The US Office of Education1 and the NAEB co-sponsored a conference on Educational Television in Washington DC, May 26-28, 1958.2 A week after the conference, the president of the NAEB, Burton Paulu, reported on it to the NAEB board and officers:
It was a significant meeting! We of NAEB can take pride in having initiated it!
Being mailed under separate cover (to those of you who were not there) is some material which describes what went on, such as the program, a list of participants, and copies of several of the principal speeches.3
The quality of the talks was up to the very best I have heard anywhere at a conference, convention or institute. We got off to an excellent start Monday morning [May 26, 1958] with fine statements by Novice G Fawcett, President of Ohio State University, and William G Carr, executive secretary of the NEA4. Marshall McLuhan of Toronto University threw us a couple of fast curves with his distinctions between ideas expressed in print and through the electronic media. Whether or not one agreed with his point, though, the overall effect was highly stimulating.
Press coverage of the conference was good. We made the New York Times twice (copies are enclosed for your information). I think this meeting achieved its main objectives, among which I would include the following:
To outline America’s basic educational problems.
To review the status of educational broadcasting today.
To bring together people of different backgrounds to get acquainted and to exchange ideas.
To point the way for future developments in educational broadcasting.
To advance the status and prestige of NAEB.5
Significantly, Paulu went on in the same report to describe his failure to secure funding for the NAEB from the Fund for the Advancement of Education, a specialized arm of the Ford Foundation, or from the Ford Foundation itself. Since NAEB support from the Kellogg Foundation was due to expire in 1959, the organization needed to secure funding if it were to remain in existence as more than a loose group of university broadcasters. The combined conference with the US Office of Education was part of its attempt to gain greater visibility, especially in Washington.
In this context, it may be that Harry Skornia saw McLuhan’s energy and growing notoriety as one possible tool in tackling the NAEB funding problem.
Another connection with the NAEB quest for funding, and with McLuhan, is provided by a further section of Paulu’s report:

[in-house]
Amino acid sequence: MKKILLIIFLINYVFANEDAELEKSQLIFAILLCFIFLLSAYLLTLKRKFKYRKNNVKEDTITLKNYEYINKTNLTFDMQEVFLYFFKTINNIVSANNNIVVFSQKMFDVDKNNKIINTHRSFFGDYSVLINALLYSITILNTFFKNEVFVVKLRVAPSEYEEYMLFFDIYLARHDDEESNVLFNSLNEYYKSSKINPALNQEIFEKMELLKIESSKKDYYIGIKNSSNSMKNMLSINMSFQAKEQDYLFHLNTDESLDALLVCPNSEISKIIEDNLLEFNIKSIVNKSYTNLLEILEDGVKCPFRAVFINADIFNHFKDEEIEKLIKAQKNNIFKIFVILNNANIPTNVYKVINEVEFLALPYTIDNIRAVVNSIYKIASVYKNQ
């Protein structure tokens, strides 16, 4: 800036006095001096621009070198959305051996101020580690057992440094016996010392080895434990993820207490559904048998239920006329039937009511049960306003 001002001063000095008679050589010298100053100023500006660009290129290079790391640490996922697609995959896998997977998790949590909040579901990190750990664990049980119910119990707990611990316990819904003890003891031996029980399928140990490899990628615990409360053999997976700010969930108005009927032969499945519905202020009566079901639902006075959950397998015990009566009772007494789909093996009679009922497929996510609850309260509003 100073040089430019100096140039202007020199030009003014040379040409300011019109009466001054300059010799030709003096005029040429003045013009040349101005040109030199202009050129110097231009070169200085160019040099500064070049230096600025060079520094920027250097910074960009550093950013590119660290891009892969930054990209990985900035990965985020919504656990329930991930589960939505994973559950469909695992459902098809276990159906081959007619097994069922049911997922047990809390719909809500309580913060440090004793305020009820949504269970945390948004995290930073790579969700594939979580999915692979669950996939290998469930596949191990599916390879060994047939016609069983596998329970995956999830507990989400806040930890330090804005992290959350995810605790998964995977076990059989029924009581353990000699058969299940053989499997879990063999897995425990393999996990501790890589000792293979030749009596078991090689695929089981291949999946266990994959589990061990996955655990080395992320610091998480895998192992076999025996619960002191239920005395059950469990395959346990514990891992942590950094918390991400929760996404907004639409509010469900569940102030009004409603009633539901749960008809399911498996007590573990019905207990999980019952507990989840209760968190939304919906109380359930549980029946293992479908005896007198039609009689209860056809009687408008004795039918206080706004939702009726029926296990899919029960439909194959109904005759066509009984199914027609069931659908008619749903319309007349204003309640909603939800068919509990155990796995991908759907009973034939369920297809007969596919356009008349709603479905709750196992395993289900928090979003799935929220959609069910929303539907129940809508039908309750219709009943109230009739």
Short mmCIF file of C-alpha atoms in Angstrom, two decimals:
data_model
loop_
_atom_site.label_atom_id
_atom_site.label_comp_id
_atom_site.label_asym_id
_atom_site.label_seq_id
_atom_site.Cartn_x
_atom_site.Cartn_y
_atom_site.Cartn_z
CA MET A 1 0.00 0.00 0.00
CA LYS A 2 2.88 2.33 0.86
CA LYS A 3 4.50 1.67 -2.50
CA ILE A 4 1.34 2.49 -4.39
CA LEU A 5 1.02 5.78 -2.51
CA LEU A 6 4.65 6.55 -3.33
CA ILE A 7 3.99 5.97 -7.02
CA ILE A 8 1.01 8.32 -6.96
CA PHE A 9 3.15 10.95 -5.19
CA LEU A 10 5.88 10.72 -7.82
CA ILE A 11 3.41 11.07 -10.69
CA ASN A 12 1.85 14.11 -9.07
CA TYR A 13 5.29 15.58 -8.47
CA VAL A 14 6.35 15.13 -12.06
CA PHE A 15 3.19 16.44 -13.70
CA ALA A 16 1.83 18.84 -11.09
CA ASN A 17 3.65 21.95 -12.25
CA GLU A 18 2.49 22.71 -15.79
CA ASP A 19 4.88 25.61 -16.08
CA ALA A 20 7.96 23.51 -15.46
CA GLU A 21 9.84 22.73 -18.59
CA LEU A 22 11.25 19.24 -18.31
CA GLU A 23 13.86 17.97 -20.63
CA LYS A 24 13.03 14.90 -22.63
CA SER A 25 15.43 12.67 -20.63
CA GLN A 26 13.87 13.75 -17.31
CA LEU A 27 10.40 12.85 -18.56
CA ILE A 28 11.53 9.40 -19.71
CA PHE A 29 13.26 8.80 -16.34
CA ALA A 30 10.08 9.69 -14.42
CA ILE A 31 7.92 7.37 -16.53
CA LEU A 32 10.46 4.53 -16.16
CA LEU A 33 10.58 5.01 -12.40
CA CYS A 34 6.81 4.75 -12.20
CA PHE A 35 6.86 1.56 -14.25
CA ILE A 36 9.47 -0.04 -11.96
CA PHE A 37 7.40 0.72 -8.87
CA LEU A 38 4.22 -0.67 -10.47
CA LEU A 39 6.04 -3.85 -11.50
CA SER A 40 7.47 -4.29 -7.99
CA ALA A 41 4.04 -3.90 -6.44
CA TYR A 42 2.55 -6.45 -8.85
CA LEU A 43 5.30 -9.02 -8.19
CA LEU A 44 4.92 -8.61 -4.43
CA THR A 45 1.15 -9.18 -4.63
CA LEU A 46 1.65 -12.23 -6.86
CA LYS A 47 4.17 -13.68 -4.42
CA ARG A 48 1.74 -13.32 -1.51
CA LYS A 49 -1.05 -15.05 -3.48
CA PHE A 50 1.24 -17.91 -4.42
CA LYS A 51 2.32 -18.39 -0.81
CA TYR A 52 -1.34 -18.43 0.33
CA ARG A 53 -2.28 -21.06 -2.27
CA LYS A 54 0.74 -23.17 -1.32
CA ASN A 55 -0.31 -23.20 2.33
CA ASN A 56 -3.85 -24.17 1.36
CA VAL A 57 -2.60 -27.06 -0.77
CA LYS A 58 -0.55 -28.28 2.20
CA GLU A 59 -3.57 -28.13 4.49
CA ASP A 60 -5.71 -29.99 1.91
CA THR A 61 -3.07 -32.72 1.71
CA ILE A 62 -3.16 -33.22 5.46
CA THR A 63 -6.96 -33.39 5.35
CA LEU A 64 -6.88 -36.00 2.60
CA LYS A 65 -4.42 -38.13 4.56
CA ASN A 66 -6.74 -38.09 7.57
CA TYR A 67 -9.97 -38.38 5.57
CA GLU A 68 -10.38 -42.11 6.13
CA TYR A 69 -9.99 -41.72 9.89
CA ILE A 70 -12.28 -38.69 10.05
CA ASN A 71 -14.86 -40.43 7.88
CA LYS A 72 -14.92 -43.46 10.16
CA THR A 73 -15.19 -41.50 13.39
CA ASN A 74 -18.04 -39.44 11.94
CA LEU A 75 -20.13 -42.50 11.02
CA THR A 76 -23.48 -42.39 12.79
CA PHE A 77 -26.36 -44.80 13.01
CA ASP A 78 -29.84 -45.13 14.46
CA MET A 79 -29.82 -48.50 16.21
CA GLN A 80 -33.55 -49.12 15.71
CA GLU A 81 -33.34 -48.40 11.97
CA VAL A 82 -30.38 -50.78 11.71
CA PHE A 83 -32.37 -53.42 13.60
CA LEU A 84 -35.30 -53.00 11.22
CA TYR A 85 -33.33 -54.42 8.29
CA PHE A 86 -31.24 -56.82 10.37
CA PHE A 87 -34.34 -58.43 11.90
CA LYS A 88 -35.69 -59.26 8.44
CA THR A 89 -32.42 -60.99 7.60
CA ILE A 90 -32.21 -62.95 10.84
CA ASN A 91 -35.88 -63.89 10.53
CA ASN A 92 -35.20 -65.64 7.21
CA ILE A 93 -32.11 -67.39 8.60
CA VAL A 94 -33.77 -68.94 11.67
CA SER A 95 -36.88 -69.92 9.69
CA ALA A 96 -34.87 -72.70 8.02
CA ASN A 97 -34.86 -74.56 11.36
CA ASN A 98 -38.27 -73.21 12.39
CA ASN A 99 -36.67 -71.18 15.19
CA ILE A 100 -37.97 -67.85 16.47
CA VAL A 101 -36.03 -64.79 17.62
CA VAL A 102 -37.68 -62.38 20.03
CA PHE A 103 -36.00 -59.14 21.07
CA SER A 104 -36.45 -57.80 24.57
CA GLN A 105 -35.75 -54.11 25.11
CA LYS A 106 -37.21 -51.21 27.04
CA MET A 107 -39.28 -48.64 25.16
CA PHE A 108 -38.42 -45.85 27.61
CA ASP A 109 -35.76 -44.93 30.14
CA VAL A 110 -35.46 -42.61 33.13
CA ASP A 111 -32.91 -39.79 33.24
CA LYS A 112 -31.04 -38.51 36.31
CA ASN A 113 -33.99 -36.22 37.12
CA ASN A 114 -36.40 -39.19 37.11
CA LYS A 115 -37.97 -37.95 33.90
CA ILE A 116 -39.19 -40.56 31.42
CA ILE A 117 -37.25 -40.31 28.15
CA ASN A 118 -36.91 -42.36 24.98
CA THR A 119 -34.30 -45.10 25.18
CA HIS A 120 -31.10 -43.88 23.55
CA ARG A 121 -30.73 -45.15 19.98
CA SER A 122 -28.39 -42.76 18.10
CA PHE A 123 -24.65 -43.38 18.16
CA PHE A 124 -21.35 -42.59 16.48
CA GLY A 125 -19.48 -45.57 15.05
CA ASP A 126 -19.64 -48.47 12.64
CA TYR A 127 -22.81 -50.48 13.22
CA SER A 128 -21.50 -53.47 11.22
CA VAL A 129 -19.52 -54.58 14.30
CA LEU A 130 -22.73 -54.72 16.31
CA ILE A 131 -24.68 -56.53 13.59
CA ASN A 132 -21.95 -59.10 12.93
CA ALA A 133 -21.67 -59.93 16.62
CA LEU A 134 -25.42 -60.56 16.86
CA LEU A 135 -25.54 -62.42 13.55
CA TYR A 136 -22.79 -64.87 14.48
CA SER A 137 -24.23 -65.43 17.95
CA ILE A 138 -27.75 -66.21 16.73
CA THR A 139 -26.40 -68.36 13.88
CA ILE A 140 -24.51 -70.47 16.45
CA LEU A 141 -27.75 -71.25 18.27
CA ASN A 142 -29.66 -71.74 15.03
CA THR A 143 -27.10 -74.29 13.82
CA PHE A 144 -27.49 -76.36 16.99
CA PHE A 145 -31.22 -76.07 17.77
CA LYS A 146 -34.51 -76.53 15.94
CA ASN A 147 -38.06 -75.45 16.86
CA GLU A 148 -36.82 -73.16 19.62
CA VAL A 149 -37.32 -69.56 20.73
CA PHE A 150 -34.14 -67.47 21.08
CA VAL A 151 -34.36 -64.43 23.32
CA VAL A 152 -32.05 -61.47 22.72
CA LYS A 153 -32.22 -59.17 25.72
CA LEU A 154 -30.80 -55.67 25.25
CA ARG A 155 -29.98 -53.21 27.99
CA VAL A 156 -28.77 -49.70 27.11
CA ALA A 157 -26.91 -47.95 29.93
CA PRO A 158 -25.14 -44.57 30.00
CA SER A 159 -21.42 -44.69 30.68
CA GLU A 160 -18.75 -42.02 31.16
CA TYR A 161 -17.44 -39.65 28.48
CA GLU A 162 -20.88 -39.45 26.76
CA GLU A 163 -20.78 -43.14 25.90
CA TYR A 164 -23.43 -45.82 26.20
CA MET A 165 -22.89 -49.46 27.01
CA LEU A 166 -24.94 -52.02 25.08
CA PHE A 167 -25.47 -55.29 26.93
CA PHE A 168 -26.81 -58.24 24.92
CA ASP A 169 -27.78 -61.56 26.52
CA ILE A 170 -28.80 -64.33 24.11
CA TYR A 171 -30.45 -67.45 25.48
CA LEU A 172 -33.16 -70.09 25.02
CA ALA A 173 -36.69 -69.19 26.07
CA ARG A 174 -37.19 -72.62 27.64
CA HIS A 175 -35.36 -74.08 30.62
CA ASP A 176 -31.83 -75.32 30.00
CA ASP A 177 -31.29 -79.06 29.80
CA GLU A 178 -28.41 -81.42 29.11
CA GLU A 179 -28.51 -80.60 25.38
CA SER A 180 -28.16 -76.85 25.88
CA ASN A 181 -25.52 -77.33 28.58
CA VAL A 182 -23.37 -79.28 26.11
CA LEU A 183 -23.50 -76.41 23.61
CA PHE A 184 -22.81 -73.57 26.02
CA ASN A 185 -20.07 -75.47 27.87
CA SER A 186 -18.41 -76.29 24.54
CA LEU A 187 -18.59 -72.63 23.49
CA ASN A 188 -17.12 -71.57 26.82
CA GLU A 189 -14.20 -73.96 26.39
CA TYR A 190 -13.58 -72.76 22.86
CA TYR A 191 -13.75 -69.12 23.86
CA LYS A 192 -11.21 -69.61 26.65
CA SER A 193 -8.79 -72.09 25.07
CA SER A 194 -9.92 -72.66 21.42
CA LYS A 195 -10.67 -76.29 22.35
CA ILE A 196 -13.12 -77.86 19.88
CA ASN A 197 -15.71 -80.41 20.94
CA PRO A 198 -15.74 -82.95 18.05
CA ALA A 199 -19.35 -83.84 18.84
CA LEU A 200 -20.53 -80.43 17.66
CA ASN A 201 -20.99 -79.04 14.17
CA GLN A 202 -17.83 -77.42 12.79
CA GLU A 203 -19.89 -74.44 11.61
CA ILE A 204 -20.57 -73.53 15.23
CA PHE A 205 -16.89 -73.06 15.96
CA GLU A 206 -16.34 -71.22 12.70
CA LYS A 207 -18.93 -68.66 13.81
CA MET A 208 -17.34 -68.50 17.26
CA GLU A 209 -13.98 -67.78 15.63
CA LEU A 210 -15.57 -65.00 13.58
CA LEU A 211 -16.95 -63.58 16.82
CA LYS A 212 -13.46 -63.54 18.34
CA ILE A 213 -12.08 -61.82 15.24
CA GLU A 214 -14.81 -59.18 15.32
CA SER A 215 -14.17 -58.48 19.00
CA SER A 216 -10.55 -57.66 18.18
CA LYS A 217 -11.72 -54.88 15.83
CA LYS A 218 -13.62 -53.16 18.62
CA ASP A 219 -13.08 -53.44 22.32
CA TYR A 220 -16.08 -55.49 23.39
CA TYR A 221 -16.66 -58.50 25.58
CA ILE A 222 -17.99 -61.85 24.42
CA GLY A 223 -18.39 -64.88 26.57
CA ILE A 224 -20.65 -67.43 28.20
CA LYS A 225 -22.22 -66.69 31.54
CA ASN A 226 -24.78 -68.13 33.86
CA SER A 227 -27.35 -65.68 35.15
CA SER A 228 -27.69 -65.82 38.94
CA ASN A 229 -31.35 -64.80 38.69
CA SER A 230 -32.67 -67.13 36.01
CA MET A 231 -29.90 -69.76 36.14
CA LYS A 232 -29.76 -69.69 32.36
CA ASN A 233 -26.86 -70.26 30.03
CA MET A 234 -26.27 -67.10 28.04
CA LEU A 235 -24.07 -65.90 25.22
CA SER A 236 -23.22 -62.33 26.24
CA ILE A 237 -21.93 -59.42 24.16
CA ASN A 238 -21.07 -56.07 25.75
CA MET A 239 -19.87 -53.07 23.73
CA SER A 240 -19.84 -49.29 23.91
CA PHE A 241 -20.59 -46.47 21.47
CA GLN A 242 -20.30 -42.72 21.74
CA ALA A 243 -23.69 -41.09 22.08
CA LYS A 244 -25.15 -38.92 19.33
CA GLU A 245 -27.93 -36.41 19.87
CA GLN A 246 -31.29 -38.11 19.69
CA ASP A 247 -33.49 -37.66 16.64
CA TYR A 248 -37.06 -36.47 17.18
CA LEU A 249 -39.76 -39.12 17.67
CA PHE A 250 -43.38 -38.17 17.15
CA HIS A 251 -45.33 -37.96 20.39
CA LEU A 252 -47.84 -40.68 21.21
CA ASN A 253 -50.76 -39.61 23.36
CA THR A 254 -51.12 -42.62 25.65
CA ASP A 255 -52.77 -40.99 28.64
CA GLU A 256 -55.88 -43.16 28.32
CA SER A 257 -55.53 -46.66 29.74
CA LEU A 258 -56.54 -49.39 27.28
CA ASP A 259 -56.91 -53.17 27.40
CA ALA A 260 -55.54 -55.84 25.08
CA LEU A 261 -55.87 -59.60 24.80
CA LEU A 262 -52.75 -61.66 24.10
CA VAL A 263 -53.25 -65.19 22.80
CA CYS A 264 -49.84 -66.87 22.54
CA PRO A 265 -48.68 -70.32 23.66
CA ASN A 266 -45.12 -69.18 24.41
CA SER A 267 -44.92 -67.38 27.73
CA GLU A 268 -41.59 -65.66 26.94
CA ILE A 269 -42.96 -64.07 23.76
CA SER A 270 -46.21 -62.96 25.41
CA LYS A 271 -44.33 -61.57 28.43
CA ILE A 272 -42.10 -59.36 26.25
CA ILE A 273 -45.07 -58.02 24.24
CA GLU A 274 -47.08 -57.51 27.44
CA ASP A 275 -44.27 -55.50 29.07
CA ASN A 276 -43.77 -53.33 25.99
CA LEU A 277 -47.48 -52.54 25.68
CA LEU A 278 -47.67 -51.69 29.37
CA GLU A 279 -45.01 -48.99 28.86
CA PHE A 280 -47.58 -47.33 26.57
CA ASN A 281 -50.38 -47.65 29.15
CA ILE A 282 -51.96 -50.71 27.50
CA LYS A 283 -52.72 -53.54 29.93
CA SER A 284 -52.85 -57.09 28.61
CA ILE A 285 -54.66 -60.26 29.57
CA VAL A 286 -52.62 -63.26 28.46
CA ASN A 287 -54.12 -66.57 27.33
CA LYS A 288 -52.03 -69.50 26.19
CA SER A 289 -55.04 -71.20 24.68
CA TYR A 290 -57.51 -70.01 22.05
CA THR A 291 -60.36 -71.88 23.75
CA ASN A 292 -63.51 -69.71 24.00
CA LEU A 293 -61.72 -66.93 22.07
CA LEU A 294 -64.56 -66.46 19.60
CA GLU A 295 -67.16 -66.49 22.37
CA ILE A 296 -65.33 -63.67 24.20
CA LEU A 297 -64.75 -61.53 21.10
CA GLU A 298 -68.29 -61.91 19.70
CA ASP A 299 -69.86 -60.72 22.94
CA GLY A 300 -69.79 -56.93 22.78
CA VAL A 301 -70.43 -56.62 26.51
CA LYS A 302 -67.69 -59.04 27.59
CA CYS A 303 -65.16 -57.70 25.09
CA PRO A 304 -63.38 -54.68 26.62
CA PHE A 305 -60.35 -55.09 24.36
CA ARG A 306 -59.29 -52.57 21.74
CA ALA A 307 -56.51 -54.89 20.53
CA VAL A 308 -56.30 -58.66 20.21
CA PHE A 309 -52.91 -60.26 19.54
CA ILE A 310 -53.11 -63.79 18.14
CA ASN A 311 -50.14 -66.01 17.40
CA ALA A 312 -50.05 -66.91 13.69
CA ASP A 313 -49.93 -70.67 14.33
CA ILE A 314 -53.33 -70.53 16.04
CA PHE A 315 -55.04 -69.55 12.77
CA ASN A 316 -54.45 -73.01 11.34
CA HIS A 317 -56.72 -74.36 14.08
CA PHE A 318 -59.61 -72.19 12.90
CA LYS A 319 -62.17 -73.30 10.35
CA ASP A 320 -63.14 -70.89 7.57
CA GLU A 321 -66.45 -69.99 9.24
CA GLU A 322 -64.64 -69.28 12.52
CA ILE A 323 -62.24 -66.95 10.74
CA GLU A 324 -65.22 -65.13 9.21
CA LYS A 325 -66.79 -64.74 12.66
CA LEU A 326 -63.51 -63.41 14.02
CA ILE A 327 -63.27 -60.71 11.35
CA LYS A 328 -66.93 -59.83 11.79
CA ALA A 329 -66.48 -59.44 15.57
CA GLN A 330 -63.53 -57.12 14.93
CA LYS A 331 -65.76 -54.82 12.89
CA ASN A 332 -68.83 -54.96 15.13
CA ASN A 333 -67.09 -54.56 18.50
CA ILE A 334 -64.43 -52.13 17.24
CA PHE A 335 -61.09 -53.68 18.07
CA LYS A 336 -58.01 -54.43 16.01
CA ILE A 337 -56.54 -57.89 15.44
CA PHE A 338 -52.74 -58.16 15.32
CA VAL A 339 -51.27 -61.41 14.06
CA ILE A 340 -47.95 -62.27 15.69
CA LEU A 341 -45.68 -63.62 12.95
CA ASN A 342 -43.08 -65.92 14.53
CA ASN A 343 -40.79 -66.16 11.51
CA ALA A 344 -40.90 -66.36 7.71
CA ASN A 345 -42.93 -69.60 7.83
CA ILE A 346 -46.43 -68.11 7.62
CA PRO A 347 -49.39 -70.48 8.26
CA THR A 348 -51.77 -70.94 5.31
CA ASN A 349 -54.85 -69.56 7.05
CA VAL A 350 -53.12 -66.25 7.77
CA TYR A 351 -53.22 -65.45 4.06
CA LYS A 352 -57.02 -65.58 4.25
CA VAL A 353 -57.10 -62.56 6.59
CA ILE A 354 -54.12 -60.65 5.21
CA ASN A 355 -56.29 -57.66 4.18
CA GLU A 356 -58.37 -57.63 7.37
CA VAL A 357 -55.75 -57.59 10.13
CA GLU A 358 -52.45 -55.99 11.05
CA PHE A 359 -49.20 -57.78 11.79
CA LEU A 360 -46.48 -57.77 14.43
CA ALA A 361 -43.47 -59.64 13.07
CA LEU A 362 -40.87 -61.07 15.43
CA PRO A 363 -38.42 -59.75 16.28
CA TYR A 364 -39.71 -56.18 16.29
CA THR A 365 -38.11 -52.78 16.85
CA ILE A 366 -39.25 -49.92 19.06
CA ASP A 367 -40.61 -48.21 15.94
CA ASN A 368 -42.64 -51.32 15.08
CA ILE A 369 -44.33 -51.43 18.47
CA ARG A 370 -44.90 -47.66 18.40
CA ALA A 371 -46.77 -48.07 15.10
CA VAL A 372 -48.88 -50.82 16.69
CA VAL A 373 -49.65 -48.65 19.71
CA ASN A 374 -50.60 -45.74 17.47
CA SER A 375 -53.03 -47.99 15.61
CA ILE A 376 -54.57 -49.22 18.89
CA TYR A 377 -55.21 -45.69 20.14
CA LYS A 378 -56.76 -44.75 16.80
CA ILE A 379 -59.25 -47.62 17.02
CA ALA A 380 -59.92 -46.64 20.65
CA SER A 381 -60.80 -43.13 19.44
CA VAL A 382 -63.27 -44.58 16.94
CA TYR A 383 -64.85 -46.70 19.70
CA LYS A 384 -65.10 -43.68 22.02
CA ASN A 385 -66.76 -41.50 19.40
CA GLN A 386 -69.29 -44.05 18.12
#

The Magnuson Bill
The Senate passed the Magnuson Bill on May 29. The final text of the bill, together with the discussion which preceded its passage, may be found in the Congressional Record, Senate, for May 29, pp. 8779-8782. Congratulations to our committee (headed by Bob Schenkkan)6 for its good work! We are already in touch with Lenny Marks7 about the bill’s future in the House. 8
Senator Warren Magnuson (Washington) played a central role in federal education funding for a quarter century. This 1958 bill passed as part of the National Defense Education Act in September 1958. It was through this Act that McLuhan’s Understanding Media project with the NAEB was funded in 1959.
In these years, especially through its work with Marks, the NAEB was learning how to lobby the federal government for favorable legislation and for monetary support. The passage of the Education Act marked the start of its great success in this area which eventually led to the founding of NPR and PBS. As part of this process, the NAEB would move its headquarters from Illinois to Washington in 1960.
- The Office of Education was part of the federal Department of Health, Education and Welfare (HEW). ↩
- For context and discussion, see McLuhan and Skornia 1957 and 1958. ↩
- McLuhan’s talk (‘The Role of Mass Communication in Meeting Today’s Problems’) was immediately issued in mimeograph by the US Office of education and reprinted later that year as ‘Our New Electronic Culture’ in the NAEB Journal for October 1958. ↩
- National Education Association. ↩
- https://archive.org/details/naeb-b070-f04/page/n203/mode/2up ↩
- Robert Schenkkan was a board member of the NAEB and the president and general manager of station KLRN in Austin TX. He headed the NAEB legislative committee. ↩
- Leonard H. Marks, 1916-2006, Washington communications attorney and legal counsel for the National Association of Educational Broadcasters. ↩
- https://archive.org/details/naeb-b070-f04/page/n205/mode/2up ↩